Al Capone Cigars



Al Capone cigars are actually cigarillos.  They are named after the notorious Chicago gangster of the 1920s.  They are said to be short on stature, but very long on flavor.  Al Capone’s also give the smoker on the go the best bang for a buck.  They are quick, inexpensive, and sweet to the taste.  Serious Cigars offers both filtered and non-filtered versions. 



 



Al Capone Cigars are available in sweets with and without a filter and also in rum flavor.



Al Capone cigars are ideal for the smoker who is looking for a sweet, super quick, cigar on the cheap.  Al Capone cigars taste excellent and smell very good.  With a mild



 



Al Capone cigars are medium to full-bodied; these short smokes are comprised of Nicaraguan and Brazilian short filler leaves wrapped in sweetened Bahia wrappers. Available in either rum or cognac, Al Capone cigars make the perfect getaway cigar when you are low on time.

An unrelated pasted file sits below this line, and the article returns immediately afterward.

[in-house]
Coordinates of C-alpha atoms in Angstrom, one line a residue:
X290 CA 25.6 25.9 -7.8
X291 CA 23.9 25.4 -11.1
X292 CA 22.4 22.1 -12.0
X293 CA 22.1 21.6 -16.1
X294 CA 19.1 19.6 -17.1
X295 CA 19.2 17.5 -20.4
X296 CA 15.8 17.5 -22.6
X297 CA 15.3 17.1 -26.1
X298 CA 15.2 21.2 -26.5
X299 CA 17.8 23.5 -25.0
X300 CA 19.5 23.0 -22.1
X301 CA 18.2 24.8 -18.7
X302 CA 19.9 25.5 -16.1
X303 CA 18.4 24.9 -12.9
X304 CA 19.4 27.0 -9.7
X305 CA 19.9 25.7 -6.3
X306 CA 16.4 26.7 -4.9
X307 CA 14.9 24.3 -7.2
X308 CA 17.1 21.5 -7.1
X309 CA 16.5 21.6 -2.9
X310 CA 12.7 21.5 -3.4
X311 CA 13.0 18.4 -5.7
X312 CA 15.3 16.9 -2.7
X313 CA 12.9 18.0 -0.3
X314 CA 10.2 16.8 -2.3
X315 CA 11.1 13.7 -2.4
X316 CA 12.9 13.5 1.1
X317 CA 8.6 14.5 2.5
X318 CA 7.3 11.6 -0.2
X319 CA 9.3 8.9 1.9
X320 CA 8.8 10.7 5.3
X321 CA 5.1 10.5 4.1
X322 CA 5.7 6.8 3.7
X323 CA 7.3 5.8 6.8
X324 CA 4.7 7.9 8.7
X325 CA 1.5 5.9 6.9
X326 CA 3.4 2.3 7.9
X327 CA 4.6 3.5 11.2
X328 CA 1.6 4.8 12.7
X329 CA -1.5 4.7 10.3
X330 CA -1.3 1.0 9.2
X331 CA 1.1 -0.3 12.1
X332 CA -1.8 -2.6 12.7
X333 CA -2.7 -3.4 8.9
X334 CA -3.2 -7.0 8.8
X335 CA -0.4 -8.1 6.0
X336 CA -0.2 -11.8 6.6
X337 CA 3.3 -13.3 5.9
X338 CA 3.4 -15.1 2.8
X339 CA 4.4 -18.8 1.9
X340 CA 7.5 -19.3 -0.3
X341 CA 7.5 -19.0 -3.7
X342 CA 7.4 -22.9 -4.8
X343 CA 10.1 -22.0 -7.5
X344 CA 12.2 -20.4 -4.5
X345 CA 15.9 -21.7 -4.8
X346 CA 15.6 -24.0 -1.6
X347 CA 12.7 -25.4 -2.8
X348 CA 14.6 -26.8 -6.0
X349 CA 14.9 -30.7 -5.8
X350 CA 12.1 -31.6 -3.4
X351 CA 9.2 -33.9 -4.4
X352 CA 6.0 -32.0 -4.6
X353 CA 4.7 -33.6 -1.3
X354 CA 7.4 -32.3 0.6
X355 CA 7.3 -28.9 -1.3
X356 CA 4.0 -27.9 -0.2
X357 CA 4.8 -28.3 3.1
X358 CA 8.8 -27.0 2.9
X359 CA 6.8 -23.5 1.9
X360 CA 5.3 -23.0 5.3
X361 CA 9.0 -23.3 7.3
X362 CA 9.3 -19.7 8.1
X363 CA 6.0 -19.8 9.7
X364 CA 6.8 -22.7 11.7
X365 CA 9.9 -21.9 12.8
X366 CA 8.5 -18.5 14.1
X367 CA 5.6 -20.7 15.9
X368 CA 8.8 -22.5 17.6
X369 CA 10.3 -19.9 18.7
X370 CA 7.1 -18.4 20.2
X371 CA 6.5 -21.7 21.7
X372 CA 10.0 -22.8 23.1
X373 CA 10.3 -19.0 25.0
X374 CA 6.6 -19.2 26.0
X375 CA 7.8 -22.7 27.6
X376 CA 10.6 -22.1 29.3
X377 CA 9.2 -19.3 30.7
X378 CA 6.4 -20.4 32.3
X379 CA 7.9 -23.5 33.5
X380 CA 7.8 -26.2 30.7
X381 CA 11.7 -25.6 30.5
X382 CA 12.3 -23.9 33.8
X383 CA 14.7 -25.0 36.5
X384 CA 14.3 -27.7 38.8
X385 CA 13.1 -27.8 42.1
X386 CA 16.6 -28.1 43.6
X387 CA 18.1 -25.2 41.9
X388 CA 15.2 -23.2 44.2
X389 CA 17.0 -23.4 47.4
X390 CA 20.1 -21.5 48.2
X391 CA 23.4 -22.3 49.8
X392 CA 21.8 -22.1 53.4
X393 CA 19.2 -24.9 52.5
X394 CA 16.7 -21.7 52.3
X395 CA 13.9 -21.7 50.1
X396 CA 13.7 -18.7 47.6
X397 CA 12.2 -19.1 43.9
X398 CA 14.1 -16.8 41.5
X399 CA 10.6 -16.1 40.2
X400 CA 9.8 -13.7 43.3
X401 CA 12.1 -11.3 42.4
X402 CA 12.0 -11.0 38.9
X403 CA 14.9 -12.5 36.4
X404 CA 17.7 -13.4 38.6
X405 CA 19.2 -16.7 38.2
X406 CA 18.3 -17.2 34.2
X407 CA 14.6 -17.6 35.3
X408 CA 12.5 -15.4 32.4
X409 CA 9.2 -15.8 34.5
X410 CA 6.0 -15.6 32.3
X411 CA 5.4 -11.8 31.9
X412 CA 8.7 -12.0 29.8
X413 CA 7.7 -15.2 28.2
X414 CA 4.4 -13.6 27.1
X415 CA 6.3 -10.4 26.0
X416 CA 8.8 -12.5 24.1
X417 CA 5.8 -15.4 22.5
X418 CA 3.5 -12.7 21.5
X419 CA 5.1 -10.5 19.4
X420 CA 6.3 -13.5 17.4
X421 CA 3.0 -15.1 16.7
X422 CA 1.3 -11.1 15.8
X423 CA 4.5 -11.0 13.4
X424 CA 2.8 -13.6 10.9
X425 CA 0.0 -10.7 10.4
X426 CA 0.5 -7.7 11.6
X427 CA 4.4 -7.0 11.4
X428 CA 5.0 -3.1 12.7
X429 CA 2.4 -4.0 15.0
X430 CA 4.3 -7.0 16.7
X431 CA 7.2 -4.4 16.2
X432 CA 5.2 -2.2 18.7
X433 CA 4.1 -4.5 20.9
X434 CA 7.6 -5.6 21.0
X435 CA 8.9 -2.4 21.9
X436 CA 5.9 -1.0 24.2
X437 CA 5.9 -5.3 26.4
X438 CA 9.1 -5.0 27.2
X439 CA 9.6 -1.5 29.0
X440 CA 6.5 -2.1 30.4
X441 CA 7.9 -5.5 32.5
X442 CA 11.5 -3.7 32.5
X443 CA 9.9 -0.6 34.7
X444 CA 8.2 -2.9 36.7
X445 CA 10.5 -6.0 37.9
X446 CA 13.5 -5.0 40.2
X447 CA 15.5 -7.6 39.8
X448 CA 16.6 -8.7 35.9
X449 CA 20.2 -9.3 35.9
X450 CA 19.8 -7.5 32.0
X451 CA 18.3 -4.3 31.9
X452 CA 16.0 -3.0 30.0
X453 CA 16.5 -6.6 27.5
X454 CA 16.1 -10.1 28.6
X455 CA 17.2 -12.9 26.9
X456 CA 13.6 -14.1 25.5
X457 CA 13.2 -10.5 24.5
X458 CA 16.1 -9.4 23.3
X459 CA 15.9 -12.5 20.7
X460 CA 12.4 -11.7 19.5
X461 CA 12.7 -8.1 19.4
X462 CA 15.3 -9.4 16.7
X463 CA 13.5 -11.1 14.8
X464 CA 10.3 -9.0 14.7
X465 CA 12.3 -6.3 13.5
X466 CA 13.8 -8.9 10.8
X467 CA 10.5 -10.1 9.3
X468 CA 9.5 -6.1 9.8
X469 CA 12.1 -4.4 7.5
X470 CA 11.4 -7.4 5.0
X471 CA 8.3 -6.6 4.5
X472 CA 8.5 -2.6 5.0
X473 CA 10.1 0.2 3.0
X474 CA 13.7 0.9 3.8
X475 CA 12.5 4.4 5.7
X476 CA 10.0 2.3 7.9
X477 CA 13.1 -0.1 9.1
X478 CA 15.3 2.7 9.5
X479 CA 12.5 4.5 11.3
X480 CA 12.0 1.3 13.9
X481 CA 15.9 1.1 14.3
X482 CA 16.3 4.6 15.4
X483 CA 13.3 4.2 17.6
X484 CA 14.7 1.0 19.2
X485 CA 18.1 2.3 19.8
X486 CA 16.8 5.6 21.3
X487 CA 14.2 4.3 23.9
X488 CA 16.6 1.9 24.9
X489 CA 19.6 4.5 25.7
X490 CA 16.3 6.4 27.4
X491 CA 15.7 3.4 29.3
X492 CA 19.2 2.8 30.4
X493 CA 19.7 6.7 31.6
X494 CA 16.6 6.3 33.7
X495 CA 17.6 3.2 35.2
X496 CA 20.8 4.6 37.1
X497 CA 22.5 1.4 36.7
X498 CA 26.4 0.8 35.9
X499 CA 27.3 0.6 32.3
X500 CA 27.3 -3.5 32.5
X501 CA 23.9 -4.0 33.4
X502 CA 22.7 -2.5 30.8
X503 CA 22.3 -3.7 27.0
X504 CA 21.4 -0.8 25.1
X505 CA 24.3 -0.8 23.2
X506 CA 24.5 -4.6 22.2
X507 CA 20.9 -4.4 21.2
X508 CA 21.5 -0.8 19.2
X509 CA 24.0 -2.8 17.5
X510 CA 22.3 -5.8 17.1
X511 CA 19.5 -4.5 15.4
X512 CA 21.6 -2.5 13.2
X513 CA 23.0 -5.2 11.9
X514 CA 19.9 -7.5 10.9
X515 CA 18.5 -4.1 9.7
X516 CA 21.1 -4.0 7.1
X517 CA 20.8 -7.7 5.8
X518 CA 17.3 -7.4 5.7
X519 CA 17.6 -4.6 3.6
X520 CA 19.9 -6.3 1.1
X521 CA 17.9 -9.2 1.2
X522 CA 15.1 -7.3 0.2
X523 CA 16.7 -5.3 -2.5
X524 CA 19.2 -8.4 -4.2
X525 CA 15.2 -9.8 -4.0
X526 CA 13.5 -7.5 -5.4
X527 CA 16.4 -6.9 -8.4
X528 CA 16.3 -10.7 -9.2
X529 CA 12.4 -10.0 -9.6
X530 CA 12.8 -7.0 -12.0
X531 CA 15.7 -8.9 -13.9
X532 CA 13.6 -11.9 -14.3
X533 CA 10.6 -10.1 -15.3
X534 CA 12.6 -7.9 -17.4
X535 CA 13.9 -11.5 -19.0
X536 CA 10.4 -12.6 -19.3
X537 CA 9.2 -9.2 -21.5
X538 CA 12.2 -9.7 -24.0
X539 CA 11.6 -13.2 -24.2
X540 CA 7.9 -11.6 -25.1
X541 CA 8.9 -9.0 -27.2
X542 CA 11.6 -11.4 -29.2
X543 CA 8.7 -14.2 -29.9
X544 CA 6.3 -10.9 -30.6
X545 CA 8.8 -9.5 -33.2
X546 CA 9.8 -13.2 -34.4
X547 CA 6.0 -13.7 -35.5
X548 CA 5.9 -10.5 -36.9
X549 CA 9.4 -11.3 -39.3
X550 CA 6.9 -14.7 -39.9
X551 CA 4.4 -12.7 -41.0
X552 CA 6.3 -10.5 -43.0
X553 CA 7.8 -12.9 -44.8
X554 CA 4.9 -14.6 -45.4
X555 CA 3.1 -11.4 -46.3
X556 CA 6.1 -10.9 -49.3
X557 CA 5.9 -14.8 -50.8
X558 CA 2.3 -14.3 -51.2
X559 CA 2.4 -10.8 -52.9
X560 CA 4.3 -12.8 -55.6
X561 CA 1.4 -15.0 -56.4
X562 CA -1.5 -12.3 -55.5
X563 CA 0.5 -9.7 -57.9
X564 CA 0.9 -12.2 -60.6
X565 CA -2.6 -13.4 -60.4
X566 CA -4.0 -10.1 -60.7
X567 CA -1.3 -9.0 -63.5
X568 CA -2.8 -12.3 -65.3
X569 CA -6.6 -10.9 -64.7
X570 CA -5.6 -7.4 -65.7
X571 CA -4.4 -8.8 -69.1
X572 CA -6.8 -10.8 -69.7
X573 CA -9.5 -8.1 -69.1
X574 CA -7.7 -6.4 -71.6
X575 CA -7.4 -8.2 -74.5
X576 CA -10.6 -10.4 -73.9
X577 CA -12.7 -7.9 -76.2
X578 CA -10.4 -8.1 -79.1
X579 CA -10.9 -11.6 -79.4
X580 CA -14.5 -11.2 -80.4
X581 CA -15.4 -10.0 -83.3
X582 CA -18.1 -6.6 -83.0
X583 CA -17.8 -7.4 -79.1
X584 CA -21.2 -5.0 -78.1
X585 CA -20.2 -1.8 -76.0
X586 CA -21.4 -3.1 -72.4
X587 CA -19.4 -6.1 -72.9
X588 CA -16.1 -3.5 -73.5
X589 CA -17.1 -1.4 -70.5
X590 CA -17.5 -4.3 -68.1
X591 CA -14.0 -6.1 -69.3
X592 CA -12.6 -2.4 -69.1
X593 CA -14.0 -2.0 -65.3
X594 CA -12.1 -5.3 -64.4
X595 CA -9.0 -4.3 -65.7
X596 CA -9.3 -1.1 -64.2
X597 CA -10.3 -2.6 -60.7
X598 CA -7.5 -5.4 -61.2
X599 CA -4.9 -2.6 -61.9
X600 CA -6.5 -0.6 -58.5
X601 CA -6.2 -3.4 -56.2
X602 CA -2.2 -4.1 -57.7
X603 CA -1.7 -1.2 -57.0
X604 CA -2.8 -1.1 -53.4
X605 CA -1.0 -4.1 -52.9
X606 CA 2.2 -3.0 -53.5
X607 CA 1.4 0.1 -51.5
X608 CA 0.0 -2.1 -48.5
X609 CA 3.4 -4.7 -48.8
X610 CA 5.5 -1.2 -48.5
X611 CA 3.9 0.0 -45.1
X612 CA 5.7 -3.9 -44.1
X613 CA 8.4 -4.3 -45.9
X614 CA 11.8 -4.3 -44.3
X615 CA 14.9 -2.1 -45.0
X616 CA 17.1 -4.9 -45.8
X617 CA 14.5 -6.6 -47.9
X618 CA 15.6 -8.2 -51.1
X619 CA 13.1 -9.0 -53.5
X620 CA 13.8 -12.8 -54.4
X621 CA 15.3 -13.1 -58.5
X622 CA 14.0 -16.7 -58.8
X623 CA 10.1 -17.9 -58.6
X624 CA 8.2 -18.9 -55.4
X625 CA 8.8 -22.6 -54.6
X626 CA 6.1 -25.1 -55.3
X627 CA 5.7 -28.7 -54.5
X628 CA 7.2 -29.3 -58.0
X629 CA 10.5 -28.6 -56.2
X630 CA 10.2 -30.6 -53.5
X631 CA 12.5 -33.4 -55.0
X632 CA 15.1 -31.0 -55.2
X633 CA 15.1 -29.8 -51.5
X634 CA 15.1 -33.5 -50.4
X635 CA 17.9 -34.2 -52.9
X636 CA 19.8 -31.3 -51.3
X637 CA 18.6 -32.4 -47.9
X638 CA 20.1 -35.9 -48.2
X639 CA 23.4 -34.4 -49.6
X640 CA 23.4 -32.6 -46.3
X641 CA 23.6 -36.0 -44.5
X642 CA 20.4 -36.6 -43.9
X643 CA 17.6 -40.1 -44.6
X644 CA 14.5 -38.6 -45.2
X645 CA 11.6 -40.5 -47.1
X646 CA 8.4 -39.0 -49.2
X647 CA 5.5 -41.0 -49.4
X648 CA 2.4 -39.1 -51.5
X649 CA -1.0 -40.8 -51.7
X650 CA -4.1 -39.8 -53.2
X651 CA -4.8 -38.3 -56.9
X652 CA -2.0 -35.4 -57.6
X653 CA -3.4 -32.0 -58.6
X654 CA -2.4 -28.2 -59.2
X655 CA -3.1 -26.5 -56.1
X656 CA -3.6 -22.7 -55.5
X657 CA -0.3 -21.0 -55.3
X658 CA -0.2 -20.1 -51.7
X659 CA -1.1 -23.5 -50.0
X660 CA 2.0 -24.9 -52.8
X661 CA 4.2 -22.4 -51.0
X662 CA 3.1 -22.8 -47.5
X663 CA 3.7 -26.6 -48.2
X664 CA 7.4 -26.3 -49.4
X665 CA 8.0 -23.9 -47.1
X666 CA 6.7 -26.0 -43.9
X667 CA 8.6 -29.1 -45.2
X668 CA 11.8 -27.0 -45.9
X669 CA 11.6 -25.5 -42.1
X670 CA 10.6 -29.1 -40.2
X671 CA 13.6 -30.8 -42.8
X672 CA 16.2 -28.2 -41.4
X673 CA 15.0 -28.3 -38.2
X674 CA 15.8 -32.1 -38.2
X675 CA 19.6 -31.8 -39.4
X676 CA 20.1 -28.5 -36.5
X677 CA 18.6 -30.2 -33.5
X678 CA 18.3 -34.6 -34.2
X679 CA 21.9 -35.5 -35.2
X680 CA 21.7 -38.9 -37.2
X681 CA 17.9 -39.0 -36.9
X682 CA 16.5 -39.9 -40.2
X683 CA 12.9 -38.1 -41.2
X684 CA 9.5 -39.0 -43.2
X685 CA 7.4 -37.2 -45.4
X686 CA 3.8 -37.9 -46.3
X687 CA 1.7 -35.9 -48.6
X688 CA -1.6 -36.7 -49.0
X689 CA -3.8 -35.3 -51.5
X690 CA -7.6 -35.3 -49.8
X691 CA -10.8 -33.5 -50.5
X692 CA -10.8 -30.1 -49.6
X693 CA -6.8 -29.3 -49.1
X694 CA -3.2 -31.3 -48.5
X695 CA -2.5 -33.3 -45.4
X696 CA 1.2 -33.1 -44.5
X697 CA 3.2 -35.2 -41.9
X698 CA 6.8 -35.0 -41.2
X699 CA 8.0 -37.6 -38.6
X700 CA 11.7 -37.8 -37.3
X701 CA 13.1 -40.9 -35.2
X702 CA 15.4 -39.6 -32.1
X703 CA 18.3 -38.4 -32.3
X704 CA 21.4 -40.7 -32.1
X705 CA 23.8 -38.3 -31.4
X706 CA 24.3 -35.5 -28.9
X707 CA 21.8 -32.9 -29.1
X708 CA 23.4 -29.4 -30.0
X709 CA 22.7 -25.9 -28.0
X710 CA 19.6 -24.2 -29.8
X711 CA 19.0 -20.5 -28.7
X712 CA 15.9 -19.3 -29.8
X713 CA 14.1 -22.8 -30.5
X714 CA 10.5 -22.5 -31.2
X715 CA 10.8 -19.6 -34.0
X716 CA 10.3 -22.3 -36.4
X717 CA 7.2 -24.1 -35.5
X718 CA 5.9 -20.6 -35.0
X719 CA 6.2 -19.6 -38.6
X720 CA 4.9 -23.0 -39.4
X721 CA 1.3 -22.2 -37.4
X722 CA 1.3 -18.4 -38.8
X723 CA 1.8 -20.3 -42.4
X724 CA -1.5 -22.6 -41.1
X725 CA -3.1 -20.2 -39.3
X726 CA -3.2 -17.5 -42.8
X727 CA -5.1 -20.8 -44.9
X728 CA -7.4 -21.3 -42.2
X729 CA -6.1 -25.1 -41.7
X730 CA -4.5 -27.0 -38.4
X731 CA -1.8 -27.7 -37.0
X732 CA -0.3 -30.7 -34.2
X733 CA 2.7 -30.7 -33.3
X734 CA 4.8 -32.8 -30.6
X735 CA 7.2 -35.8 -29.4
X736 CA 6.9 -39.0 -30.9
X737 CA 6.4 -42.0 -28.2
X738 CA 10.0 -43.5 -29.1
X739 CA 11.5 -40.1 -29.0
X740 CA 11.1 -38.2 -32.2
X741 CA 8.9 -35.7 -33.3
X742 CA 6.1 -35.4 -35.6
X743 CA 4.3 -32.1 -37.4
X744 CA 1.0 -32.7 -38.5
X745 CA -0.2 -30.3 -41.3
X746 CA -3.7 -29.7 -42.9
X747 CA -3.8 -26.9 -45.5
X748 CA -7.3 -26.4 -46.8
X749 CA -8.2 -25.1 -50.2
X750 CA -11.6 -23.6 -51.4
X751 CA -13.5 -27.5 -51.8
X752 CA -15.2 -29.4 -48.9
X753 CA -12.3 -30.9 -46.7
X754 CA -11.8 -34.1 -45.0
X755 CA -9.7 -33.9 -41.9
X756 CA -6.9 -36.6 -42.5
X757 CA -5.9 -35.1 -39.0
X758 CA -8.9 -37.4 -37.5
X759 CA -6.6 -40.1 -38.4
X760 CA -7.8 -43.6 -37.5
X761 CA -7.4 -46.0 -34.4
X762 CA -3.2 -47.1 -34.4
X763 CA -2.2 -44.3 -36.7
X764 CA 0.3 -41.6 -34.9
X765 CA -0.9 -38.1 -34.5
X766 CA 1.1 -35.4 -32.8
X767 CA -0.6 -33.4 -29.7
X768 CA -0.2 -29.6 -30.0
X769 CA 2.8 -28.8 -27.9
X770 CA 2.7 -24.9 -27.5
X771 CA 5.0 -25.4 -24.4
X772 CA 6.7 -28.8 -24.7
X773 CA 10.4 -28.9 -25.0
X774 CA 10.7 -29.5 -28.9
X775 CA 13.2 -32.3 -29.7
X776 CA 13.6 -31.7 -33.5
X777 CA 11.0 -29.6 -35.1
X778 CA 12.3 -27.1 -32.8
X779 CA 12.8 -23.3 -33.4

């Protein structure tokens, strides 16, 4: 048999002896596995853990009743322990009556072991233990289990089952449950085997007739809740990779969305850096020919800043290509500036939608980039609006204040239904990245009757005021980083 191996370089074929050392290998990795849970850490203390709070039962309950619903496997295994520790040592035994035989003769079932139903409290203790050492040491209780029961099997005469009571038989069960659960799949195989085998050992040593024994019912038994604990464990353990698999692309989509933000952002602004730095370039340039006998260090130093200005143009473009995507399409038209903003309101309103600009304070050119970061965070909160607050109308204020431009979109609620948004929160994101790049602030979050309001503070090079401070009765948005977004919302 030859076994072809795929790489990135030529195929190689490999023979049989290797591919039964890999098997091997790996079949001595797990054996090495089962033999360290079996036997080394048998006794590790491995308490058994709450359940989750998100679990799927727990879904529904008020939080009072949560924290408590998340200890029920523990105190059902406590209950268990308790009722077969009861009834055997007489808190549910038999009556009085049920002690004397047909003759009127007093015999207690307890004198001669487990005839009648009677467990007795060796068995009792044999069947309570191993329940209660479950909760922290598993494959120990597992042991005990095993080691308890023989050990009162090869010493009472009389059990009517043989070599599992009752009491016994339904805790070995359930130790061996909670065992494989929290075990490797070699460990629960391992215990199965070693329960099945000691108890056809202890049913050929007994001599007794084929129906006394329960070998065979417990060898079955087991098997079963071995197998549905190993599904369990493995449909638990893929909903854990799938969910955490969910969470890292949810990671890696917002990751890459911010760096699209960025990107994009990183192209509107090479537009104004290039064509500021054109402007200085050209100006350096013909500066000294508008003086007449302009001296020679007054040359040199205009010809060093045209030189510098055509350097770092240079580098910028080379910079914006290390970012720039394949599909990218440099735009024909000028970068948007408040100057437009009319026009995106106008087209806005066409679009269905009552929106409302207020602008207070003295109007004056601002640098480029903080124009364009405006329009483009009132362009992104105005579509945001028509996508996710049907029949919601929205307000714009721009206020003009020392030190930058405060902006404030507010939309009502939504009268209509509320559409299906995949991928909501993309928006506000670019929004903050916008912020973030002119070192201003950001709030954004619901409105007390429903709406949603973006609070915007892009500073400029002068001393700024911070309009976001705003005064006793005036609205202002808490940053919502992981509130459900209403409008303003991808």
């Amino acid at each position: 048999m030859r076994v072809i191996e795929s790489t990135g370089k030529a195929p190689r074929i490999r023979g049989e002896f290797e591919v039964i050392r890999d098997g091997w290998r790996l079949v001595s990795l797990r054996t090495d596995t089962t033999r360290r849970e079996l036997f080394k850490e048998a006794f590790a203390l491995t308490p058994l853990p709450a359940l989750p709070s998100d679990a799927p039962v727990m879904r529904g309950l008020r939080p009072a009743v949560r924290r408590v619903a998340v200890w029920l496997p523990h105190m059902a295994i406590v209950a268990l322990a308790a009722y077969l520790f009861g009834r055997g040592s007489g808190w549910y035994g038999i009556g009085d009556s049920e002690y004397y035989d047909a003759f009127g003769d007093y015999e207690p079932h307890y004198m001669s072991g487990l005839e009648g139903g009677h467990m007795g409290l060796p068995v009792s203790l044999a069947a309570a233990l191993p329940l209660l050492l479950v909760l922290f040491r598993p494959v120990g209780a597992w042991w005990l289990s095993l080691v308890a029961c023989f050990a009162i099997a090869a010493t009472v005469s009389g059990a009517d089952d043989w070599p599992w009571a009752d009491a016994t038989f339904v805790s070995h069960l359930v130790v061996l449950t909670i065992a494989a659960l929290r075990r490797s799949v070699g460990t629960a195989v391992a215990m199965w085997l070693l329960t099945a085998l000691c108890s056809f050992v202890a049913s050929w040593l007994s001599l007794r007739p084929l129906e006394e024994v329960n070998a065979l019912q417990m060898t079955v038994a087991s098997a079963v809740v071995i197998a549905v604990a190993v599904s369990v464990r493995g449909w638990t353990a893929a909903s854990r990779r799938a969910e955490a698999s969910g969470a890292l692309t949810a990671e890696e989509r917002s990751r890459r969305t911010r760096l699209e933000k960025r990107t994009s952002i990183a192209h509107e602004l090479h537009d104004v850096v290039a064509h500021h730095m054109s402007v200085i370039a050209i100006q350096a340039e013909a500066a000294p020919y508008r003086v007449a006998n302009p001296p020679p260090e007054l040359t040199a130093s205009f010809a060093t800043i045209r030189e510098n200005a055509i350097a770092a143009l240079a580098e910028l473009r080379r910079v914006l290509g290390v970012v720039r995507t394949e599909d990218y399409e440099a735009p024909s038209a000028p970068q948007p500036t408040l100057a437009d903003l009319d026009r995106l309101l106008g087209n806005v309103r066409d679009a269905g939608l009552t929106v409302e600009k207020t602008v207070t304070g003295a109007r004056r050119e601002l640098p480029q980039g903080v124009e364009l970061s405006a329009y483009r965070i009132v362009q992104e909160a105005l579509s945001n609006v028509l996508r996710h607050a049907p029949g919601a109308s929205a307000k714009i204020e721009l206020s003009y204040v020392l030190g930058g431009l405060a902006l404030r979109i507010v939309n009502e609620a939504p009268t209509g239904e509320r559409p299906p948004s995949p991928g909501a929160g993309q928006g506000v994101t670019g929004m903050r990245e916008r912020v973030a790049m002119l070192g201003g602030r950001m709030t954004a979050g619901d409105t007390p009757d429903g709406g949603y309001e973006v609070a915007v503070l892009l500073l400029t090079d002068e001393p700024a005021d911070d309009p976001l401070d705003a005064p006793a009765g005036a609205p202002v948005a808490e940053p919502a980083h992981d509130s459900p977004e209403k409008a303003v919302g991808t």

Al Capone cigars originate from Nicaragua.  The filler comes from the Condega, Jalapa and Estelí regions of Nicaragua.  The completed product is a full-bodied smoke that has a slightly sweet but smooth flavor. The leaves are afterward wrapped in sweetened Bahia wrappers.  The Bahia wrapper creates a very distinct aroma and lends the Capone a very special flavor and



 



Al Capone cigars were originally made in Germany.  However, as we have already noted, they are made by hand today in Estelí Nicaragua.   Today’s version is a 1996 continuation of the German original, and continues to earn high ratings among cigar smokers around the world